7 Reasons I'm Glad I Wasn't an Elizabethan ...

You know something, I don’t think I’ll ever be able to call myself a woman of the 21st century or even the 20th for that matter. I’m such a romanticist and I have such a passion for history. I would love to have been Jane Austin or Elizabeth Fry or even a lady-in-waiting to Marie Antoinette but I have to say that as much as I find the period totally absorbing I really wouldn’t have wanted to live during the time of Queen Elizabeth I.

1. Career Prospects

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Today, women may suffer from the glass ceiling but in Elizabethan England (and the rest of the known world) there wasn’t even a ceiling. No jobs existed for women and they weren’t allowed to go to school. They might have been highly educated by being tutored at home but their primary function was to be a baby-making machine. Even that wasn’t a very good job - childbirth was painful and dangerous and many deaths occurred during childbirth and if you survived the birth you often had to deal with the heartache caused by high infant mortality rates. Even the previous height of female career ambition – becoming Mother Superior – had been taken away because the convents closed during the dissolution of the monasteries. Still, I guess not having a job meant there was no confusion about when to wear a power suit and your man’s doublet, hose and codpiece were safe from your borrowing.

2. Hocus Pocus

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Belief in witchcraft was still rife in the 16th Century and it was mainly single women with pets (familiars) that were accused of practising the dark arts. So you had to get married, couldn’t get a job and might die having babies. The alternative? Being burnt at the stake because you talked to a goat or the custard had curdled.

3. Fashion Dilemma

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When you get up in the morning and open your wardrobe you might agonise over what to wear that day but Elizabethans had to follow a set of statutes known as The Sumptuary Laws. These rules were applicable to both men and women and were used to control behaviour and ensure that a specific class structure was maintained. Penalties for violating Sumptuary Laws could be pretty harsh including fines, property and title confiscation and in extreme cases, death. Hell, the most we get now is being castigated as a fashion victim or being hauled off to the mall by the fashion police.

4. All the World’s a Stage

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Even going to the theatre was a confusing experience. In an age that gave us Shakespeare and Marlowe, theatre became entertainment for the masses and all classes enjoyed a trip to a nice play. But women weren’t allowed to act and all female roles were played by men. So imagine this: Portia in The Merchant of Venice is a woman but she’s played by a man. In the play she has to dress up as a man so at this point you’re watching a woman playing a boy acted out by a boy playing a woman. Hmm, and was Romeo and Juliet really Romeo and Julian? Now, I love a good puzzle, but really!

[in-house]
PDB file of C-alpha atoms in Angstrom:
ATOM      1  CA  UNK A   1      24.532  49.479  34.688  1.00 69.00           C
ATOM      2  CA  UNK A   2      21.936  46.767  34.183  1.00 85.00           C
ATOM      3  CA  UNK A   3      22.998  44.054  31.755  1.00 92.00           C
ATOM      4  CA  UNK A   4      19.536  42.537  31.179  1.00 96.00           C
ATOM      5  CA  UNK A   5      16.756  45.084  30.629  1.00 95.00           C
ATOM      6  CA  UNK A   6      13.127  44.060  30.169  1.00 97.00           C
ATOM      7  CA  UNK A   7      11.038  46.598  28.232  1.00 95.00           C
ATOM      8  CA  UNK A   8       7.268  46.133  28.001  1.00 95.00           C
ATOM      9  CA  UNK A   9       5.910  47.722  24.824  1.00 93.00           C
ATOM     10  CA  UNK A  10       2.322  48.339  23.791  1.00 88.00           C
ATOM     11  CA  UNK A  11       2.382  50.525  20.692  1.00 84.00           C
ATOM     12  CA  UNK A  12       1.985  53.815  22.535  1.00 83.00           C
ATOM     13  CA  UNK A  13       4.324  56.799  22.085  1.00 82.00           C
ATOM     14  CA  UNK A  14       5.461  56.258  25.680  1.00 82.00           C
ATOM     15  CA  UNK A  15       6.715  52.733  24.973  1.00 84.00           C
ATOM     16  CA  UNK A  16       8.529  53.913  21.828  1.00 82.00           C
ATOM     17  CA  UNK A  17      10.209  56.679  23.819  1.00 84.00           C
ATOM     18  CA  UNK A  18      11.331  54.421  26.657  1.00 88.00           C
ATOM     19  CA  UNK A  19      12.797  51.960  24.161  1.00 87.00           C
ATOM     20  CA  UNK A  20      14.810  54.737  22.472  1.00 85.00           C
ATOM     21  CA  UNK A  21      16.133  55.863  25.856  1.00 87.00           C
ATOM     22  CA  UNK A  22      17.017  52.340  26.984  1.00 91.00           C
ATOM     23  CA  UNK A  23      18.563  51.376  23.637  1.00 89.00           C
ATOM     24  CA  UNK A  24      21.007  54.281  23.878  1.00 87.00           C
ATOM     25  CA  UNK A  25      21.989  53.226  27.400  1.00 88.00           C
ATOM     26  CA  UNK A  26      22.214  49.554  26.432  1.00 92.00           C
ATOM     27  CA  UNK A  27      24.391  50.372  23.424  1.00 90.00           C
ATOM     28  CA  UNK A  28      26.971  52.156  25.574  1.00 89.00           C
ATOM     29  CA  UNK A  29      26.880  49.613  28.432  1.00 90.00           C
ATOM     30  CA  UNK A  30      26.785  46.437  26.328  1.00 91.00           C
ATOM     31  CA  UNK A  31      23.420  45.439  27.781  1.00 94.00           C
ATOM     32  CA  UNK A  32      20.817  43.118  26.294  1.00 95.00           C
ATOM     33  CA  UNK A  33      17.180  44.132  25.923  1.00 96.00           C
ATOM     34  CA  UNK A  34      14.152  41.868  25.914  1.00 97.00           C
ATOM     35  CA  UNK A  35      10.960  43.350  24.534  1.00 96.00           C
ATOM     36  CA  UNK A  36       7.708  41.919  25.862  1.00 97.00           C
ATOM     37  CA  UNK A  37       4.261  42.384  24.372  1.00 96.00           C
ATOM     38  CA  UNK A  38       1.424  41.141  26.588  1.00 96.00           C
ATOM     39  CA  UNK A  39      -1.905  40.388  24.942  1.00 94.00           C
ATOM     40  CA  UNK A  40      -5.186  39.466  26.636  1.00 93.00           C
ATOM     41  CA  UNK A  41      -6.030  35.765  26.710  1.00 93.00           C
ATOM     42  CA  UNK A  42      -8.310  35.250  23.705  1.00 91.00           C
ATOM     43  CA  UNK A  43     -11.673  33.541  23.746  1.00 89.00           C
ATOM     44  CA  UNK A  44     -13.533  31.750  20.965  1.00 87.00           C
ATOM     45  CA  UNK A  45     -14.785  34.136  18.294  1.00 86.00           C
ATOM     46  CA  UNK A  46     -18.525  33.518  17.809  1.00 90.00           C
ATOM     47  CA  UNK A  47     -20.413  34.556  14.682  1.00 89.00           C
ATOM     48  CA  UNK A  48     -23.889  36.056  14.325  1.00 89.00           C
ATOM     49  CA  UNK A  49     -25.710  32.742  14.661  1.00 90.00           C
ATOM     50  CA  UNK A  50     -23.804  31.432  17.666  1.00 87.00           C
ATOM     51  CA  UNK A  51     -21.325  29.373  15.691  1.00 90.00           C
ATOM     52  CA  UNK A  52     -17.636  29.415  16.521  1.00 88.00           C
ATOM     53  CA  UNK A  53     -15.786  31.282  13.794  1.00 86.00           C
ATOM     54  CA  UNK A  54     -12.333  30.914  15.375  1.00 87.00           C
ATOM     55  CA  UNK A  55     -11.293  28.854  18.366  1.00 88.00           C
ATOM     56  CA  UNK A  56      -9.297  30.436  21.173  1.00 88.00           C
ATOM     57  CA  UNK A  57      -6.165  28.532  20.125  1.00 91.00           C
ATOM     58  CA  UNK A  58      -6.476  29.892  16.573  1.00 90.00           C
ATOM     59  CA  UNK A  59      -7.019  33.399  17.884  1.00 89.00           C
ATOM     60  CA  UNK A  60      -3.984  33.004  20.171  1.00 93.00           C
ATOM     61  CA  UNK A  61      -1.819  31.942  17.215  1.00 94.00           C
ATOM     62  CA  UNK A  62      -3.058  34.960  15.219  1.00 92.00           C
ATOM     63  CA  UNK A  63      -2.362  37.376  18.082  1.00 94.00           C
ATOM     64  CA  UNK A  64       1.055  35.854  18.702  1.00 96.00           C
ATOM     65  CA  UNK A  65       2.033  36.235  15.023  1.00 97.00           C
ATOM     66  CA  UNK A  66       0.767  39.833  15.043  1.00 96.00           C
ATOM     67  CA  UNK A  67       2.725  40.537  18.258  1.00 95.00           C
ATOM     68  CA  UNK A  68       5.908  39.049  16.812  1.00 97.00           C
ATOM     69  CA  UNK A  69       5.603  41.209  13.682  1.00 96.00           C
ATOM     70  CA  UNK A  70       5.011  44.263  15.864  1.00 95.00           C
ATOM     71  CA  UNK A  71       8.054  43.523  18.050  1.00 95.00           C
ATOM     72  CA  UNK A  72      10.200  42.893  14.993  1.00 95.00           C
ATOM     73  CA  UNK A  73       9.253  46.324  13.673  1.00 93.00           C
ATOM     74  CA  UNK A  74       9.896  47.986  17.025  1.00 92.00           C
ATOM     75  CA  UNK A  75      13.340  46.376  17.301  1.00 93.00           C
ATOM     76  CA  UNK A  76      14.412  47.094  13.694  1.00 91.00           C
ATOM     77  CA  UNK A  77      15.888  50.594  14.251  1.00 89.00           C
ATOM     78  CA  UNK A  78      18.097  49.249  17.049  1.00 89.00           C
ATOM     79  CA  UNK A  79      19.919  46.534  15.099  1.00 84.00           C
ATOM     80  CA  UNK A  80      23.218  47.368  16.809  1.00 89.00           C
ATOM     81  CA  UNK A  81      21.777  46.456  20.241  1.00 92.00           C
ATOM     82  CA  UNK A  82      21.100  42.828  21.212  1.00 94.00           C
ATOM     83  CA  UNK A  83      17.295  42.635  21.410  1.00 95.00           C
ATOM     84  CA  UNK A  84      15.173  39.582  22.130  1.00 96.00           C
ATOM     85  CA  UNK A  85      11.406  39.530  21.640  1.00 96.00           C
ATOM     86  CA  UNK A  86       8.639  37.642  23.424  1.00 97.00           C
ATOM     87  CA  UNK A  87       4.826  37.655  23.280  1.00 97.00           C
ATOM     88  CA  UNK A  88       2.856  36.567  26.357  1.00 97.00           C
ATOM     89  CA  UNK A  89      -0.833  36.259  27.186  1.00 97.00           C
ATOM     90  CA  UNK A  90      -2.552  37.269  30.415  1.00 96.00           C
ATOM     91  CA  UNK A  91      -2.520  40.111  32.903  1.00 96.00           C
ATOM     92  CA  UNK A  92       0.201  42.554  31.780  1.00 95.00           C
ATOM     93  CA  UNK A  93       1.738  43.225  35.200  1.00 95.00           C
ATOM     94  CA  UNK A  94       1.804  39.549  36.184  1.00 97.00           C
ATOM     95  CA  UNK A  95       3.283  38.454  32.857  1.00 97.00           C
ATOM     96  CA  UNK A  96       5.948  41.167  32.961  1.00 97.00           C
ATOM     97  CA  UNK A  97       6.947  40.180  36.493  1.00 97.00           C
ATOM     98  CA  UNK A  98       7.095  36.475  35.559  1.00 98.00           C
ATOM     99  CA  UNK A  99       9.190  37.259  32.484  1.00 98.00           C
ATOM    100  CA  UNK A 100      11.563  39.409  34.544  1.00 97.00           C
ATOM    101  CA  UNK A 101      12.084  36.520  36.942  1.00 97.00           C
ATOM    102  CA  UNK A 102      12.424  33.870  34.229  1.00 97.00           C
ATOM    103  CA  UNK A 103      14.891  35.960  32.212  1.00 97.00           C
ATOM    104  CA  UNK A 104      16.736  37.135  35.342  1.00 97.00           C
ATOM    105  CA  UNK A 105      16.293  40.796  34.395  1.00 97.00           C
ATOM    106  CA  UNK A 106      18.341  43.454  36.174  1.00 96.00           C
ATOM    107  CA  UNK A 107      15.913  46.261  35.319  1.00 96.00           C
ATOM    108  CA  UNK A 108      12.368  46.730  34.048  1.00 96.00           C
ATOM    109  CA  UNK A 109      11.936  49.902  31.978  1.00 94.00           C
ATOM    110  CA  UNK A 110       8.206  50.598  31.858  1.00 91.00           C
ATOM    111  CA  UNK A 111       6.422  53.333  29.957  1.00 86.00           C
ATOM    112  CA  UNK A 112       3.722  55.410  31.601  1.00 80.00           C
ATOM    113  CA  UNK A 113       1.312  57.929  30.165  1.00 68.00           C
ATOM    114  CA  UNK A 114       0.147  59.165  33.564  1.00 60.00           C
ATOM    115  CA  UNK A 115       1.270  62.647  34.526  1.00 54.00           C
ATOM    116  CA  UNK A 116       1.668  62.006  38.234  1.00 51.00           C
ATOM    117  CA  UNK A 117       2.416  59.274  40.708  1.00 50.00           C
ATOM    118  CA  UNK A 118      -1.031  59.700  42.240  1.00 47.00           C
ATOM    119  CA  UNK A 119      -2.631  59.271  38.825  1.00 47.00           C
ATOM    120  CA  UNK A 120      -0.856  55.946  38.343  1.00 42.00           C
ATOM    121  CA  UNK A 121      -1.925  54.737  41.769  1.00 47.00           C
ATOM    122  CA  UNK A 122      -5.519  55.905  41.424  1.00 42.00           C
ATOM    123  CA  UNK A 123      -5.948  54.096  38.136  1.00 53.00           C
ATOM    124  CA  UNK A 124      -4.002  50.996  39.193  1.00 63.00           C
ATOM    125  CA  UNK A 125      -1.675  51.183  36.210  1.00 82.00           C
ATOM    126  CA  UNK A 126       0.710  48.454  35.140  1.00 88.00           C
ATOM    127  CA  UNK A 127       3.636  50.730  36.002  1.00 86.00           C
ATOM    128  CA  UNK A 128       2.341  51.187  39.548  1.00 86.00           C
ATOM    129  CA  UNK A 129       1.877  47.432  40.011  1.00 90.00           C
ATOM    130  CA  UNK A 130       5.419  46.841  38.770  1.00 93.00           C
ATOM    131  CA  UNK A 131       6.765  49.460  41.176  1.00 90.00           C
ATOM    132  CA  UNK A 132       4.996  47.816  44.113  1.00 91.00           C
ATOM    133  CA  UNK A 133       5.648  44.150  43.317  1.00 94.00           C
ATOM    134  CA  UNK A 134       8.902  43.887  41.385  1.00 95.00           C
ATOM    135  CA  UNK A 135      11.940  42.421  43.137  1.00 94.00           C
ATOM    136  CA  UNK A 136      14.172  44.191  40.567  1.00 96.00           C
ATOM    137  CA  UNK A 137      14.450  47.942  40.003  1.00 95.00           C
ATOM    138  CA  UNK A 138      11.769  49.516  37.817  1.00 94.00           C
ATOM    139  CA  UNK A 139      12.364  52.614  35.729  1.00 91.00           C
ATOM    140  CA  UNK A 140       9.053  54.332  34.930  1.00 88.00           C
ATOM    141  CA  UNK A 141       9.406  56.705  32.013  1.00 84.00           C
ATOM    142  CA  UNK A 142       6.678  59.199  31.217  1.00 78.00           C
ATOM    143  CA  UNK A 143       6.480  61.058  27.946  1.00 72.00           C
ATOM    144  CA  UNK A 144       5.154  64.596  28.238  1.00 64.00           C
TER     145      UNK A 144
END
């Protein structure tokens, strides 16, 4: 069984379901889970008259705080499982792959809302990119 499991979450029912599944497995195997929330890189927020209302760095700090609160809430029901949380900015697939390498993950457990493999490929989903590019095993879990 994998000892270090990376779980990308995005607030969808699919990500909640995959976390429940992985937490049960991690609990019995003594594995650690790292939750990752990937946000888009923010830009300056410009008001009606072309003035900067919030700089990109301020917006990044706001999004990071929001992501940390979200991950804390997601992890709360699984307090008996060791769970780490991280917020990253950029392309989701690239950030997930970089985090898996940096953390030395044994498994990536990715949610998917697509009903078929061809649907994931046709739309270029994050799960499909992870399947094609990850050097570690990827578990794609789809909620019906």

5. Modern Dentistry

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Crowns, caps, bridge work, braces, whitening. As much as we might hate going to the dentist, at least they make our teeth look nice. Without even rudimentary toothpaste and with a poor diet, many Elizabethans lost their teeth. They were ingenious enough to use dentures but they were made of wood. I wonder if they ate food with a nice side order of splinters.

6. Physician Heal Thyself

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Well, they certainly didn’t stand much chance of healing anybody else but what could be expected when the prevalent diseases were the plague and typhoid. Much of the disease came from the poor sanitation. There were open sewers in the streets which were also filled with garbage. When this effluence was removed it was emptied into the rivers such as The Thames. Water was pumped from the river and the disease cycle began again. Just imagine walking down an Elizabethan street and having a chamber pot emptied on your head. Talk about a crap day.

7. Elizabethan Arden

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Everyday makeup for high born Elizabethan women was heavy white make up and red cheeks and lips. The image of beauty was pale skin and light hair so, elaborate wigs were often the order of the day. The make up was great for hiding smallpox scars and wrinkles. If you had a suntan you were immediately identifiable as a person of lower class. Trouble was, the makeup was a poisonous mix of lead and vinegar. Sometimes women were even bled to achieve the pale look. All I can say is thank heavens for Oil of Olay!

I hope this has been an evocative tableau of what it may have been like for an Elizabethan woman and please bear in mind our lot was considered to be much better than it had ever been. I will leave you with a quote from the Virgin Queen herself “I know I have the body of a weak and feeble woman, but I have the heart and stomach of a king. “ You go, girl!

Anyone got any periods of history they feel strongly about?

Top Photo Credit: vittorioveneto

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